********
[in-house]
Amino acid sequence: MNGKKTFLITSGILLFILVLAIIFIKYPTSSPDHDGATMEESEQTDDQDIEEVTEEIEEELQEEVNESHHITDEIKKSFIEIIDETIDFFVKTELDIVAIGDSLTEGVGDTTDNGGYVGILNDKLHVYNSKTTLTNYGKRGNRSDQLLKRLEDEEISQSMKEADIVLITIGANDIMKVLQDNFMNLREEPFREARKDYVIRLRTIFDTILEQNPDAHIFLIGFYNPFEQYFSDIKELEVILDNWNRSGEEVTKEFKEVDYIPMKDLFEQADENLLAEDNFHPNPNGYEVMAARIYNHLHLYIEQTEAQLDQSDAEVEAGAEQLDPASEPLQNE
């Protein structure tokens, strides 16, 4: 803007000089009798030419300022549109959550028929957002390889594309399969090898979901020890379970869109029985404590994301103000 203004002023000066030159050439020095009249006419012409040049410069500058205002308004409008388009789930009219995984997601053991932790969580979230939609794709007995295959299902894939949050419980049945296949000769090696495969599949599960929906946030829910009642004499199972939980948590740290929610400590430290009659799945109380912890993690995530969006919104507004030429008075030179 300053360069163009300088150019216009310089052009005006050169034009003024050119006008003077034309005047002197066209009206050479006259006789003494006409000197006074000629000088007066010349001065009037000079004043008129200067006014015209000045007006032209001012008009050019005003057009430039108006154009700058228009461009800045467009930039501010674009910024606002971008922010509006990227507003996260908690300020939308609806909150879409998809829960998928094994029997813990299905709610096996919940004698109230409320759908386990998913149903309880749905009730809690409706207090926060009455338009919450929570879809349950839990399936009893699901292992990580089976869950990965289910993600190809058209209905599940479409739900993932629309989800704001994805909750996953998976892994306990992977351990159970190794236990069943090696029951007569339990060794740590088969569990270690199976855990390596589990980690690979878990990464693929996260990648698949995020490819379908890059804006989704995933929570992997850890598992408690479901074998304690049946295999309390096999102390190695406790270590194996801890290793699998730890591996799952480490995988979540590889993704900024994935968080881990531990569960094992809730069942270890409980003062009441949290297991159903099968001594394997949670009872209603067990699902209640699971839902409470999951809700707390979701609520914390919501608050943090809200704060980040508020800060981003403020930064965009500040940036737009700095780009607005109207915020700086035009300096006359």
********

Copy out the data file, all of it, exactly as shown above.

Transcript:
[in-house]
Amino acid sequence: MNGKKTFLITSGILLFILVLAIIFIKYPTSSPDHDGATMEESEQTDDQDIEEVTEEIEEELQEEVNESHHITDEIKKSFIEIIDETIDFFVKTELDIVAIGDSLTEGVGDTTDNGGYVGILNDKLHVYNSKTTLTNYGKRGNRSDQLLKRLEDEEISQSMKEADIVLITIGANDIMKVLQDNFMNLREEPFREARKDYVIRLRTIFDTILEQNPDAHIFLIGFYNPFEQYFSDIKELEVILDNWNRSGEEVTKEFKEVDYIPMKDLFEQADENLLAEDNFHPNPNGYEVMAARIYNHLHLYIEQTEAQLDQSDAEVEAGAEQLDPASEPLQNE
């Protein structure tokens, strides 16, 4: 803007000089009798030419300022549109959550028929957002390889594309399969090898979901020890379970869109029985404590994301103000 203004002023000066030159050439020095009249006419012409040049410069500058205002308004409008388009789930009219995984997601053991932790969580979230939609794709007995295959299902894939949050419980049945296949000769090696495969599949599960929906946030829910009642004499199972939980948590740290929610400590430290009659799945109380912890993690995530969006919104507004030429008075030179 300053360069163009300088150019216009310089052009005006050169034009003024050119006008003077034309005047002197066209009206050479006259006789003494006409000197006074000629000088007066010349001065009037000079004043008129200067006014015209000045007006032209001012008009050019005003057009430039108006154009700058228009461009800045467009930039501010674009910024606002971008922010509006990227507003996260908690300020939308609806909150879409998809829960998928094994029997813990299905709610096996919940004698109230409320759908386990998913149903309880749905009730809690409706207090926060009455338009919450929570879809349950839990399936009893699901292992990580089976869950990965289910993600190809058209209905599940479409739900993932629309989800704001994805909750996953998976892994306990992977351990159970190794236990069943090696029951007569339990060794740590088969569990270690199976855990390596589990980690690979878990990464693929996260990648698949995020490819379908890059804006989704995933929570992997850890598992408690479901074998304690049946295999309390096999102390190695406790270590194996801890290793699998730890591996799952480490995988979540590889993704900024994935968080881990531990569960094992809730069942270890409980003062009441949290297991159903099968001594394997949670009872209603067990699902209640699971839902409470999951809700707390979701609520914390919501608050943090809200704060980040508020800060981003403020930064965009500040940036737009700095780009607005109207915020700086035009300096006359």